In 2013, a total of three prizes were awarded. For pictures of the recipients, please see the Fall 2013 TAARII Newsletter, Issue 08-02.
This dissertation investigates one of the most important archaeological discoveries of the 20th century – the jewelry belonging to a female named Pu-abi buried in the so-called Royal Cemetery at the site of Ur in southern Mesopotamia, modern Iraq. The mid-third millennium B.C. assemblage represents one of the earliest and richest extant collections of gold and precious stones from antiquity and figures as one of the most renowned and often illustrated aspects of Sumerian culture. With a few notable exceptions most scholars have interpreted these jewels primarily as a reflection in burial of a significant level of power and prestige among the ruling kings and queens of Ur at the time. While the jewelry certainly could, and undoubtedly did, reflect the identity and status of the deceased, I believe that it might have acted as much more than a mere marker and that the identity and status thus signaled might have had a considerably more nuanced meaning, or even a different one, than that of royalty or royalty alone. Based on a thorough examination of the materials and methods used to manufacture these ornaments, I will argue that the jewelry was not simply a rich but passive collection of prestige goods, rather that jewelry that can be read in terms of active ritual, and perhaps cultic, production and display. The particular materials and techniques chosen for the making of Pu-abi’s jewelry entailed methodological operations akin to what Alfred Gell has called the “technology of enchantment and enchantment of technology” and allowed these ornaments to materialize from their creation as a group of magically and ritually charged objects.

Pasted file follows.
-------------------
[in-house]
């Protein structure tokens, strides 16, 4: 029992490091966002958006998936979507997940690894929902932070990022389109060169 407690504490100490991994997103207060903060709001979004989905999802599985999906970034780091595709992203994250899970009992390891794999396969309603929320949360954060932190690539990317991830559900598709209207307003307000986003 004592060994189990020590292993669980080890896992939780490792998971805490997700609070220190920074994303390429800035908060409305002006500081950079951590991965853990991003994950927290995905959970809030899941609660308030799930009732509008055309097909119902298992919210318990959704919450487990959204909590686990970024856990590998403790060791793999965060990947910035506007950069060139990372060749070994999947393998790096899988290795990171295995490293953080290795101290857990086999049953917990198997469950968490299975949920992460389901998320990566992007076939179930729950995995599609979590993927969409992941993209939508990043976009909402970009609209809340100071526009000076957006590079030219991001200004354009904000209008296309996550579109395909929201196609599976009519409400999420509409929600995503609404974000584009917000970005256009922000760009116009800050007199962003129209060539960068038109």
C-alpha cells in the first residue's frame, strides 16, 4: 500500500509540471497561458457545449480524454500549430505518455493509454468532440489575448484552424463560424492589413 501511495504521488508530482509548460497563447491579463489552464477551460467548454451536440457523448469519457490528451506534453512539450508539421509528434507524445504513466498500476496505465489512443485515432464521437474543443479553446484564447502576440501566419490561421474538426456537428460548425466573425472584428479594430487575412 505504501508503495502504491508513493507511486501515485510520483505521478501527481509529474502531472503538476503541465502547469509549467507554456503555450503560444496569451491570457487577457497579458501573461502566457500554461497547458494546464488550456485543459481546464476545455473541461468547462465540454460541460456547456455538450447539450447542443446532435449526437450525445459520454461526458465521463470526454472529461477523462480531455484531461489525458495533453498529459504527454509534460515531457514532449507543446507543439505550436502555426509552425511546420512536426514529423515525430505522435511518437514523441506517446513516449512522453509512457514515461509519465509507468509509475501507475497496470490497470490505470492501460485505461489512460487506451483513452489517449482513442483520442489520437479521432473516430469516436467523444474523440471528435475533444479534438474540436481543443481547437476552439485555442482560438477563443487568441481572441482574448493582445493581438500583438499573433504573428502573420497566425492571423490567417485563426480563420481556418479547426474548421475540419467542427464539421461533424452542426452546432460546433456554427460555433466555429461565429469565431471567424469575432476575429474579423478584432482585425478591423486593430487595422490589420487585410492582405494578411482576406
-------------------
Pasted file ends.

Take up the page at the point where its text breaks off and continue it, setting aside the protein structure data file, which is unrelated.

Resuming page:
The destruction of Iraq’s cultural heritage gained public attention after the looting of the Iraq National Museum in 2003. However, little has been done to identify and investigate the current threats to Mesopotamian archaeological sites. Given that damage to cultural heritage endangers the very heart of what archaeologists do, it is critical to build a body of work that investigates the type and extent of damage to cultural heritage sites, that examines the context of the threat, and that analyzes the efficacy and availability of tools and tactics to protect endangered cultural heritage.
This dissertation seeks to explore the questions inherent in the destruction of cultural heritage in Iraq and Syria: What type of damage is occurring? How can we measure the extent of destruction? Why are these sites threatened? And ultimately, what can we do to better prevent the continued destruction of cultural heritage at Mesopotamian archaeological sites?